Modeling the survival of T-cell lymphocytes using compound branching processes
Radiotherapy has been a method of choice in cancer treatment for a number of years. Mathematical modeling is an important tool in studying the survival behavior of any cell as well as its radiosensitivity. One particular cell under investigation is the normal T-cell, the radiosensitivity of which may be indicative to the patient's tolerance to radiation doses. The model derived is a compound branching process with a random initial population of T-cells that is assumed to have compound distribution. T-cells in any generation are assumed to double or die at random lengths of time. This population is assumed to undergo a random number of generations within a period of time. The model is then used to obtain an estimate for the survival probability of T-cells for the data under investigation. This estimate is derived iteratively by applying the likelihood principle. Further assessment of the validity of the model is performed by simulating a number of subjects under this model. This study shows that there is a great deal of variation in T-cells survival from one individual to another. These variations can be observed under normal conditions as well as under radiotherapy. The findings are in agreement with a recent study and show that genetic diversity plays a role in determining the survival of T-cells.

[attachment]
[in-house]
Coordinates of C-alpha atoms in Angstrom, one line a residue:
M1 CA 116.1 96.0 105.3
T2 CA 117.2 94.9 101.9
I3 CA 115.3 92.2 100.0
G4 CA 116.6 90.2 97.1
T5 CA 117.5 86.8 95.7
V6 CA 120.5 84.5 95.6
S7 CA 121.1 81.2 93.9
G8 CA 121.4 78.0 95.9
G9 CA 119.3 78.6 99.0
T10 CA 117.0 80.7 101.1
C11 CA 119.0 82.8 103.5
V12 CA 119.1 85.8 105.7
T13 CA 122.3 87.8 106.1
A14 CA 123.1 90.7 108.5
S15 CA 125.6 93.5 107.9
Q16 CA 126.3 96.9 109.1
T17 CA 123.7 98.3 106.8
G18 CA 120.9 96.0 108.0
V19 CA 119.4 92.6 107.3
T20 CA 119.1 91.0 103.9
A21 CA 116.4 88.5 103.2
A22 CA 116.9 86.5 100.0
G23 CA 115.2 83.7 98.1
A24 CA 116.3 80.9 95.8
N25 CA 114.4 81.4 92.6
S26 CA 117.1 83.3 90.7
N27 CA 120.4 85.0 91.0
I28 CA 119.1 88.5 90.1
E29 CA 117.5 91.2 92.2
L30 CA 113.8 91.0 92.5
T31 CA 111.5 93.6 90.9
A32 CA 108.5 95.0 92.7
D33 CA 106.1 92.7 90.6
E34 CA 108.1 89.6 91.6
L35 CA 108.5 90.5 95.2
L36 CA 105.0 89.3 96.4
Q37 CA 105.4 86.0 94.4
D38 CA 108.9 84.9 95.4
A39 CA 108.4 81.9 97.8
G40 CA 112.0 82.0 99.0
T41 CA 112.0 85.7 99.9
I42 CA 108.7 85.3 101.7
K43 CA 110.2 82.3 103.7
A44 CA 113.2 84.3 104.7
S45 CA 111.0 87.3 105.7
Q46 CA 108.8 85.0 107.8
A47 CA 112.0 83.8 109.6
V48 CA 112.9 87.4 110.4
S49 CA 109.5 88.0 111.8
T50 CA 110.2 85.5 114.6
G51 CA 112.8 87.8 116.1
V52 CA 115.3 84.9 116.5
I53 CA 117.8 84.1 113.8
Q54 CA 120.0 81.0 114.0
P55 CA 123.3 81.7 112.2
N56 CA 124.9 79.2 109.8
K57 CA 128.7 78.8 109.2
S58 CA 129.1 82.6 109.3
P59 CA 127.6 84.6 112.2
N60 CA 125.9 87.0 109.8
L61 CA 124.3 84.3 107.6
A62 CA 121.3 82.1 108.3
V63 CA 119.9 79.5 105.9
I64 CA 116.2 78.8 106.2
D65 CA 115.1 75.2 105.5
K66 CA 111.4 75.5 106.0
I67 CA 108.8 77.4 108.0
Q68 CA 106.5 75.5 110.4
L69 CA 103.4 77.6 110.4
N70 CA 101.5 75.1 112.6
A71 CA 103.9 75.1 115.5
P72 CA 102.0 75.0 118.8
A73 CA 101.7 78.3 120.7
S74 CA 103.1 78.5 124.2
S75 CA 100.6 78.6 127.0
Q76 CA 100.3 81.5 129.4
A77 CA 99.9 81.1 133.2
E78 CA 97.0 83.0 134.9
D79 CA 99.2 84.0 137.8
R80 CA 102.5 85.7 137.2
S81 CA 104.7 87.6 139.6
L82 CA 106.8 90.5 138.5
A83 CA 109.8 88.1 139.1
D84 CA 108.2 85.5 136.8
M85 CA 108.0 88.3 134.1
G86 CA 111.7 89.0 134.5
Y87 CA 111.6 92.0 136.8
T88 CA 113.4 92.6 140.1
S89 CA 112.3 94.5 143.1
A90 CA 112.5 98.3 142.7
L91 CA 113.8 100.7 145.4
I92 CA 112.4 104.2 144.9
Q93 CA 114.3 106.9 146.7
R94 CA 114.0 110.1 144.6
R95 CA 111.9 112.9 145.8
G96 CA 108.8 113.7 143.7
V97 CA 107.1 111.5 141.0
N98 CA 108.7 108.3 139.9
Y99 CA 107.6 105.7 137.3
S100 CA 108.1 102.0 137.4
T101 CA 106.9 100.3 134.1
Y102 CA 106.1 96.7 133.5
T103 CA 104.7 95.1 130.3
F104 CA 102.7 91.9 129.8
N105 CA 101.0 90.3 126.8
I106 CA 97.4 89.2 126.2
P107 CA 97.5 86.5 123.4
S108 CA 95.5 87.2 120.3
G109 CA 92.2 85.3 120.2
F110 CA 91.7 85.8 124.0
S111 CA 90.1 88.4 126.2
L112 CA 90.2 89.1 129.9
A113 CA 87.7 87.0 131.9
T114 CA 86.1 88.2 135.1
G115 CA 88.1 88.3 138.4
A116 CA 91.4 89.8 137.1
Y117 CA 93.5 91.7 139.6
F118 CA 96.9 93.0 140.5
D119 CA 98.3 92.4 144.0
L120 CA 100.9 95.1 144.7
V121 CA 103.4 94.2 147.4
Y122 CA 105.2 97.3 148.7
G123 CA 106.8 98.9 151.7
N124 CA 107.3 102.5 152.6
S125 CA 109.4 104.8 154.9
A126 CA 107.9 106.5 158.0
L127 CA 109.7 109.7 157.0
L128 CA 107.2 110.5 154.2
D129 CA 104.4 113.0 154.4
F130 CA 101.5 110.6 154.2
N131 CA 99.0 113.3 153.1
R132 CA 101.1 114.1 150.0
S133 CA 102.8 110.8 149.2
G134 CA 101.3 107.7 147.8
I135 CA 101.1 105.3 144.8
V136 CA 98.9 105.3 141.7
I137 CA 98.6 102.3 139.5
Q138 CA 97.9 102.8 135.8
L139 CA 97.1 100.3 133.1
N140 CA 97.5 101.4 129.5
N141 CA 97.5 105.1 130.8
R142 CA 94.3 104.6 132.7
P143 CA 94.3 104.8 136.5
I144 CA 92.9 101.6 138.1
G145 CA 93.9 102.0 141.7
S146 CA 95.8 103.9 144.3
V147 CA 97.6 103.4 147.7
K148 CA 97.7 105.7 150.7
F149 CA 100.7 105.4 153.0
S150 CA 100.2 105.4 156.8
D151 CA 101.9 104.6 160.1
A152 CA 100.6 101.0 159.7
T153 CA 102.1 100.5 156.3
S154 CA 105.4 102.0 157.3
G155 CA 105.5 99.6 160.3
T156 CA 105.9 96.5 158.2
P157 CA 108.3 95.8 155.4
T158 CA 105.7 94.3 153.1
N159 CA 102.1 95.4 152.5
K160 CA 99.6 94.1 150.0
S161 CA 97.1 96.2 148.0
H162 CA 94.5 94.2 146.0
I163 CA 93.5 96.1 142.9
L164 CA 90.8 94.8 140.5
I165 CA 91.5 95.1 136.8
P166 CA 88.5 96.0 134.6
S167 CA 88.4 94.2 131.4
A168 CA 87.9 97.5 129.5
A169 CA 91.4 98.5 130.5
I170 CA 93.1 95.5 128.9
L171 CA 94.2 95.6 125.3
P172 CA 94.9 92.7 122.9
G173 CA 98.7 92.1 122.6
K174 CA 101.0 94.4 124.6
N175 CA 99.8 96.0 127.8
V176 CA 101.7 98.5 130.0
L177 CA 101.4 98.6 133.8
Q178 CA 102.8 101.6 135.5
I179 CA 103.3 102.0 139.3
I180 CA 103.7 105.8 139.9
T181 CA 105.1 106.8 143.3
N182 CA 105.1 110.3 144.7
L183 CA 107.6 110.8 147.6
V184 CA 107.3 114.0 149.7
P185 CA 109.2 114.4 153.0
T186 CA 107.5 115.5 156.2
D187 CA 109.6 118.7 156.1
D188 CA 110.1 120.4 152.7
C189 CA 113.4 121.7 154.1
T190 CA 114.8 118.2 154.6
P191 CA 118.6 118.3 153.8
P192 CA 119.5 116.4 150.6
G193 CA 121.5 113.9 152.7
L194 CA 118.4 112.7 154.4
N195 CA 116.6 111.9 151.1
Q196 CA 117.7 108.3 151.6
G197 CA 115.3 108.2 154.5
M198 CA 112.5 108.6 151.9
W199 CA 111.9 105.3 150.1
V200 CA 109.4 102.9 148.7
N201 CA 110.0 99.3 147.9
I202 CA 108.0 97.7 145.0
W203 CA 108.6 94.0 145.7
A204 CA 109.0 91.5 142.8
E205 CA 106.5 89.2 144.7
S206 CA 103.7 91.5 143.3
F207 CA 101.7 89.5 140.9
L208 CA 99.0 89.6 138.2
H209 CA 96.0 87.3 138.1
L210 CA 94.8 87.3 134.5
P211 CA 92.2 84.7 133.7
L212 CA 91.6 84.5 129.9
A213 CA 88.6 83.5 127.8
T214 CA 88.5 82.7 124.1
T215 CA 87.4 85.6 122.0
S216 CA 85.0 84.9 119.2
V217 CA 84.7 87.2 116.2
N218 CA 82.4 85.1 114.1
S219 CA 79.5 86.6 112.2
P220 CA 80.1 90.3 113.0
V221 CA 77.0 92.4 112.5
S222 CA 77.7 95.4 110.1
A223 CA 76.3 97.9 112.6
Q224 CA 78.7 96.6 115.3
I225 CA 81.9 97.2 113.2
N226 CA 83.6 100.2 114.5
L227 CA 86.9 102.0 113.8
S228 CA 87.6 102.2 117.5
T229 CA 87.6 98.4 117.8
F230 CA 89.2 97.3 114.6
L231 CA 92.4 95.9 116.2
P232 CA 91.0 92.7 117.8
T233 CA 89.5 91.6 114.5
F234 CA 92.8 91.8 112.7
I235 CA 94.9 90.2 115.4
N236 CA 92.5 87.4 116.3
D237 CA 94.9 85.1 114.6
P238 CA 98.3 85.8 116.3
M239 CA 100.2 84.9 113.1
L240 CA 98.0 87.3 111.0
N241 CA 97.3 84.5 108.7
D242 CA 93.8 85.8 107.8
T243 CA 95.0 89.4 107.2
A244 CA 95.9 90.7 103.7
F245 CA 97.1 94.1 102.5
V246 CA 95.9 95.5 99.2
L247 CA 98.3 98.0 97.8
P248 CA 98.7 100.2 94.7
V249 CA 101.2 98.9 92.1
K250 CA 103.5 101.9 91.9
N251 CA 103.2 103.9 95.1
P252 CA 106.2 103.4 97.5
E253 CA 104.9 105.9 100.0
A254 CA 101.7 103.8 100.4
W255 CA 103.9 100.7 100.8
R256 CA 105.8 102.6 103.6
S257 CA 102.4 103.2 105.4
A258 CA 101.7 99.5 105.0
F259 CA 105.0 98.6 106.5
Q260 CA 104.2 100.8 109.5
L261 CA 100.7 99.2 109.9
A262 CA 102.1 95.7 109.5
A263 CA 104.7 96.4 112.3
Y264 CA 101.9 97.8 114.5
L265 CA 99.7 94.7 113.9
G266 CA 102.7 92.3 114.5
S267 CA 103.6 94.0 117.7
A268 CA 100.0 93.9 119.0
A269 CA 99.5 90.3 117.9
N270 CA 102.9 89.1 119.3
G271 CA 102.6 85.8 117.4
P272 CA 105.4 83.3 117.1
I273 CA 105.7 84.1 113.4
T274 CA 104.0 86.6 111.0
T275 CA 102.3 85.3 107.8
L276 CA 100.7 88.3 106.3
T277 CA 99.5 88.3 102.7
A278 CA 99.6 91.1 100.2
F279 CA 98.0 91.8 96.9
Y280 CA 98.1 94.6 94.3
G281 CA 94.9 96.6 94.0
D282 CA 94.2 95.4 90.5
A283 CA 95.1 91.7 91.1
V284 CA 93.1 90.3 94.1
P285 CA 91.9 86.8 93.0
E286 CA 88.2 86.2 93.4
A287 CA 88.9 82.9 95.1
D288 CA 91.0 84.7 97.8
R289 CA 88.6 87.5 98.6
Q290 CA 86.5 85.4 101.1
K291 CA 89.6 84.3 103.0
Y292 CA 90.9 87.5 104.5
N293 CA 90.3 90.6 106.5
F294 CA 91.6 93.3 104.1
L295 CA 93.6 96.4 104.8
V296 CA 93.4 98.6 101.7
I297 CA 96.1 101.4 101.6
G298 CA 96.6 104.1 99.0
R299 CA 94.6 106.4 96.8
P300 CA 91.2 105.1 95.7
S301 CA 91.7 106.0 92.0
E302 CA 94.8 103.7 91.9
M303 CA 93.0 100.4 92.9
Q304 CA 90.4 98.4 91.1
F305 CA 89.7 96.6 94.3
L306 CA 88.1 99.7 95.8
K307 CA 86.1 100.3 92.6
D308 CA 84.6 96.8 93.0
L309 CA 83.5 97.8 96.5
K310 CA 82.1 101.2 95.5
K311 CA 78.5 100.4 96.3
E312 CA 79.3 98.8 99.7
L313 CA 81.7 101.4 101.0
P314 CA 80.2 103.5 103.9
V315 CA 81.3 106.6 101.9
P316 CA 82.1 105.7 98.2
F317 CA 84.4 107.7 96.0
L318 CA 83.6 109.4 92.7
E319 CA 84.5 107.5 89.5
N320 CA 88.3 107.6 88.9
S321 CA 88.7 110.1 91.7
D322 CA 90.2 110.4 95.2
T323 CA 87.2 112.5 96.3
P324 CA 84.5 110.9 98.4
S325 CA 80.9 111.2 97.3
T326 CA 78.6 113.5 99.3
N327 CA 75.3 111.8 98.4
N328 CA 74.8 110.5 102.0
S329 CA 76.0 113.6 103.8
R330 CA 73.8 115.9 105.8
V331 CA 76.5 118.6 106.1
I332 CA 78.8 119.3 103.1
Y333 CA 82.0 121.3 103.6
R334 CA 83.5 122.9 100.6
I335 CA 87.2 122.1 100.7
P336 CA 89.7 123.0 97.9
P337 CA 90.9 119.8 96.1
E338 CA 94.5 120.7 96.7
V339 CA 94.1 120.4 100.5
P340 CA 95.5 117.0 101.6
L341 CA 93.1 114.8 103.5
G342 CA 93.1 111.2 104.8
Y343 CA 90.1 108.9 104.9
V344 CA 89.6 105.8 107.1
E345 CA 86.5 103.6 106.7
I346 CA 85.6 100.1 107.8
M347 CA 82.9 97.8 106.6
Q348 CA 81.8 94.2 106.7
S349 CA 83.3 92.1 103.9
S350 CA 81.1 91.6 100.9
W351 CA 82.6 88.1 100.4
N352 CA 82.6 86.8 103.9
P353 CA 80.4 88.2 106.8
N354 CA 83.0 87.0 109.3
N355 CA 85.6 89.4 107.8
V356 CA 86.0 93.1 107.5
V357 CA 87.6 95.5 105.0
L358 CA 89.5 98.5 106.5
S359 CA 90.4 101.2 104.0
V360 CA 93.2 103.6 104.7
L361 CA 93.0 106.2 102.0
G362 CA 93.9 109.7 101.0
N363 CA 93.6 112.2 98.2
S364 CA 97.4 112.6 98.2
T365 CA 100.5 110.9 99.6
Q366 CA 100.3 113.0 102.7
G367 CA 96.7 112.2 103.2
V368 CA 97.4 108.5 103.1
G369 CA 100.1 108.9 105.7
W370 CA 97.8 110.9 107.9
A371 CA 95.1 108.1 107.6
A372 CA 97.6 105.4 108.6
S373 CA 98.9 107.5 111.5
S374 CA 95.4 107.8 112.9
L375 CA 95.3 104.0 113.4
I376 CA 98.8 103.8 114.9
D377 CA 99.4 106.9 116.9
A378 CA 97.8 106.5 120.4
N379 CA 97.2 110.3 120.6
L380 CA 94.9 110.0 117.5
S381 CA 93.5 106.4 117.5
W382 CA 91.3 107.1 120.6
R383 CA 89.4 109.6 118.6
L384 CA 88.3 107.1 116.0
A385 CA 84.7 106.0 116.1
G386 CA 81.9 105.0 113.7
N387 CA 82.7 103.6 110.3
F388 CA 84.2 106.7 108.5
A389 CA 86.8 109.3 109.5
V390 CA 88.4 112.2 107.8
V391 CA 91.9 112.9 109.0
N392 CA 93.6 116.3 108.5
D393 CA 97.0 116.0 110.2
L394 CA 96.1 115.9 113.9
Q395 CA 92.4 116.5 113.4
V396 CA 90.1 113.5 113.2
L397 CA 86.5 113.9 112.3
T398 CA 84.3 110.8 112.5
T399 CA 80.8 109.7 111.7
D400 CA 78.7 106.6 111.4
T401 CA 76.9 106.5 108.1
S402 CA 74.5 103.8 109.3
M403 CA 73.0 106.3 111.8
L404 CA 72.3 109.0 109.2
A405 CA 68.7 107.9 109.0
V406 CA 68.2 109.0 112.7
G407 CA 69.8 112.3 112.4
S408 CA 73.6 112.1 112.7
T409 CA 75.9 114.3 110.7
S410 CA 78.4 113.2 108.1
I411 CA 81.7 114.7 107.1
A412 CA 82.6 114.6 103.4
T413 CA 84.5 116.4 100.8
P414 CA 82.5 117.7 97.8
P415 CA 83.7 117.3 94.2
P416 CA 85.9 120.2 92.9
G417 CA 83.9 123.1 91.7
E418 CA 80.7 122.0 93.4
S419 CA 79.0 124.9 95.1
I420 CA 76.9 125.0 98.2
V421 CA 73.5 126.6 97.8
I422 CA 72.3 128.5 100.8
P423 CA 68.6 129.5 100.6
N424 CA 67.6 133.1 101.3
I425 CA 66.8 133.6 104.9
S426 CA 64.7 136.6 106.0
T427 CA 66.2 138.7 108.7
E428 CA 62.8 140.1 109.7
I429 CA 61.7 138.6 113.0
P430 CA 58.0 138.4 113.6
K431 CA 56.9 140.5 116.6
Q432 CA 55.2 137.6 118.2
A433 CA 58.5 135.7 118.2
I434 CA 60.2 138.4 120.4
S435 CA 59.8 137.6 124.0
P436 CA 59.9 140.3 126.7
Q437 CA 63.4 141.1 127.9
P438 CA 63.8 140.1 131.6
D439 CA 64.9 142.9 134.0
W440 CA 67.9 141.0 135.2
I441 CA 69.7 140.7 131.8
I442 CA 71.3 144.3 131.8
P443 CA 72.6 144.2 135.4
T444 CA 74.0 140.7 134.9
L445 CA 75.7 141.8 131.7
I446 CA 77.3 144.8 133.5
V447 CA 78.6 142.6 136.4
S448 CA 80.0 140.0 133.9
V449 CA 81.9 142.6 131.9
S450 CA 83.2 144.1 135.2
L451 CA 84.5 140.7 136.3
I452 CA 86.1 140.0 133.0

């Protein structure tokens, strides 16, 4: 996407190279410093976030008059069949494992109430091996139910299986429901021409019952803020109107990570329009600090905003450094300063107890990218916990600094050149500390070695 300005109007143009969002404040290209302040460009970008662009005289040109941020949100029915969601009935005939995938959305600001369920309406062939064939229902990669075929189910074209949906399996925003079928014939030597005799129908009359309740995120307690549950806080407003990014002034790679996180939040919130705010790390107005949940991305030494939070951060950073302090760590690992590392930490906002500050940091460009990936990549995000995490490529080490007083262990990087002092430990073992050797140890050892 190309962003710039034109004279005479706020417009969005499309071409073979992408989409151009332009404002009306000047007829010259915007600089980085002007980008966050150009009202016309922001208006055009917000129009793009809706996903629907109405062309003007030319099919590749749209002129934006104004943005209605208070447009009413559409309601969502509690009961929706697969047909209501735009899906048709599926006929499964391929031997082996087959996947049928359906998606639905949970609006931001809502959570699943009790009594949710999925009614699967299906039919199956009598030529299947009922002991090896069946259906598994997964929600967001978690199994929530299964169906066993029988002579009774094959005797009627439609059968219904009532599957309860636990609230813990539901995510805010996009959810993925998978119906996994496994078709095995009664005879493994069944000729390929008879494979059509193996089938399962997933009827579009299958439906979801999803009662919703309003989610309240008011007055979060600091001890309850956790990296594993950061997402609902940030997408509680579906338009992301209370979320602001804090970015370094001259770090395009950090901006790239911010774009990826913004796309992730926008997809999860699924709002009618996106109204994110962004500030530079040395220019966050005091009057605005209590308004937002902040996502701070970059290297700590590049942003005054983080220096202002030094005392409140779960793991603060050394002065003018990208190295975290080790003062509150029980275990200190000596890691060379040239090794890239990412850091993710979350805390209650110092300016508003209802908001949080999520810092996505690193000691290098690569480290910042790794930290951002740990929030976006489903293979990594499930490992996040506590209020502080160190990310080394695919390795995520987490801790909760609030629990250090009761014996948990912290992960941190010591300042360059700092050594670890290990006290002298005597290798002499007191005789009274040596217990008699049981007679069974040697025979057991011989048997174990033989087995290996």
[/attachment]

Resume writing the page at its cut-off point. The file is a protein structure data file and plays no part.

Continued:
Elsouki, Rabih, "Modeling the survival of T-cell lymphocytes using compound branching processes" (1993). Texas Medical Center Dissertations (via ProQuest). AAI9401770.